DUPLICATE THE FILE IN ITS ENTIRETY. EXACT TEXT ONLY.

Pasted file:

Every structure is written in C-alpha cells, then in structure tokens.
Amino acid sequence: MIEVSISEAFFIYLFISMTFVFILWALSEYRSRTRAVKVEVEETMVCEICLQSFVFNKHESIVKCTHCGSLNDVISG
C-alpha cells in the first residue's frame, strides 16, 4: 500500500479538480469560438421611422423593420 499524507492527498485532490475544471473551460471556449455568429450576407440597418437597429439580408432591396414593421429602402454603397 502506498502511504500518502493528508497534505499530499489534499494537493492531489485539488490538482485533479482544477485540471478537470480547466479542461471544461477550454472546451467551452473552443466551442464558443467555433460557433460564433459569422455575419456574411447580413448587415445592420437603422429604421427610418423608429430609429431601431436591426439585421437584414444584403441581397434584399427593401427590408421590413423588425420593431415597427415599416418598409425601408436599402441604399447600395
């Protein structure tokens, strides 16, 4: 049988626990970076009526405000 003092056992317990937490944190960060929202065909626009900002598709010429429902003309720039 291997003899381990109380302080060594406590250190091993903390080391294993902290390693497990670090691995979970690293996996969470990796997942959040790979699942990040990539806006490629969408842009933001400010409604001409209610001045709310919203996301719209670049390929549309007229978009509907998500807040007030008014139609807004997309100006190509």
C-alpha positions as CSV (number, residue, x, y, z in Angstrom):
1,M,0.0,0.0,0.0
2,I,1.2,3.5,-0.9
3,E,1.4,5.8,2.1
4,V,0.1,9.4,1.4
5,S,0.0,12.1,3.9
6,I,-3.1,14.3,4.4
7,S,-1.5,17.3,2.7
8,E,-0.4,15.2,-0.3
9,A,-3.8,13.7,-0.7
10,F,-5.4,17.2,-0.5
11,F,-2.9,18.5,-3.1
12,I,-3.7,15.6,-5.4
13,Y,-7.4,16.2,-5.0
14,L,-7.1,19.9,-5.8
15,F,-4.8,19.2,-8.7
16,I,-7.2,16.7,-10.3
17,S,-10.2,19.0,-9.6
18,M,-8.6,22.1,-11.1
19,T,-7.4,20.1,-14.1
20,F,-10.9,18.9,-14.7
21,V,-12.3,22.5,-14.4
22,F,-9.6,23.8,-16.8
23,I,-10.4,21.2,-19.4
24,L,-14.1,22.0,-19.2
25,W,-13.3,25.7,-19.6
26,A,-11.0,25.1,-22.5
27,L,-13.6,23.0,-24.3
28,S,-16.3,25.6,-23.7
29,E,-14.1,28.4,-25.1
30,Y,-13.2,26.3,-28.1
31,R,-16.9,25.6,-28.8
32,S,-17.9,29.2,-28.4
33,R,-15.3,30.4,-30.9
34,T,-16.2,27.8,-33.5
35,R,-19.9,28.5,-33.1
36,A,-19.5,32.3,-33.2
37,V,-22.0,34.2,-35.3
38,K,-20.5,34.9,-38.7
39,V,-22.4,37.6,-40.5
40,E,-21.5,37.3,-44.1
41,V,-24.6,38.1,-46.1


Every structure is written in C-alpha cells, then in structure tokens.
Amino acid sequence: MIEVSISEAFFIYLFISMTFVFILWALSEYRSRTRAVKVEVEETMVCEICLQSFVFNKHESIVKCTHCGSLNDVISG
C-alpha cells in the first residue's frame, strides 16, 4: 500500500479538480469560438421611422423593420 499524507492527498485532490475544471473551460471556449455568429450576407440597418437597429439580408432591396414593421429602402454603397 502506498502511504500518502493528508497534505499530499489534499494537493492531489485539488490538482485533479482544477485540471478537470480547466479542461471544461477550454472546451467551452473552443466551442464558443467555433460557433460564433459569422455575419456574411447580413448587415445592420437603422429604421427610418423608429430609429431601431436591426439585421437584414444584403441581397434584399427593401427590408421590413423588425420593431415597427415599416418598409425601408436599402441604399447600395
């Protein structure tokens, strides 16, 4: 049988626990970076009526405000 003092056992317990937490944190960060929202065909626009900002598709010429429902003309720039 291997003899381990109380302080060594406590250190091993903390080391294993902290390693497990670090691995979970690293996996969470990796997942959040790979699942990040990539806006490629969408842009933001400010409604001409209610001045709310919203996301719209670049390929549309007229978009509907998500807040007030008014139609807004997309100006190509």
C-alpha positions as CSV (number, residue, x, y, z in Angstrom):
1,M,0.0,0.0,0.0
2,I,1.2,3.5,-0.9
3,E,1.4,5.8,2.1
4,V,0.1,9.4,1.4
5,S,0.0,12.1,3.9
6,I,-3.1,14.3,4.4
7,S,-1.5,17.3,2.7
8,E,-0.4,15.2,-0.3
9,A,-3.8,13.7,-0.7
10,F,-5.4,17.2,-0.5
11,F,-2.9,18.5,-3.1
12,I,-3.7,15.6,-5.4
13,Y,-7.4,16.2,-5.0
14,L,-7.1,19.9,-5.8
15,F,-4.8,19.2,-8.7
16,I,-7.2,16.7,-10.3
17,S,-10.2,19.0,-9.6
18,M,-8.6,22.1,-11.1
19,T,-7.4,20.1,-14.1
20,F,-10.9,18.9,-14.7
21,V,-12.3,22.5,-14.4
22,F,-9.6,23.8,-16.8
23,I,-10.4,21.2,-19.4
24,L,-14.1,22.0,-19.2
25,W,-13.3,25.7,-19.6
26,A,-11.0,25.1,-22.5
27,L,-13.6,23.0,-24.3
28,S,-16.3,25.6,-23.7
29,E,-14.1,28.4,-25.1
30,Y,-13.2,26.3,-28.1
31,R,-16.9,25.6,-28.8
32,S,-17.9,29.2,-28.4
33,R,-15.3,30.4,-30.9
34,T,-16.2,27.8,-33.5
35,R,-19.9,28.5,-33.1
36,A,-19.5,32.3,-33.2
37,V,-22.0,34.2,-35.3
38,K,-20.5,34.9,-38.7
39,V,-22.4,37.6,-40.5
40,E,-21.5,37.3,-44.1
41,V,-24.6,38.1,-46.1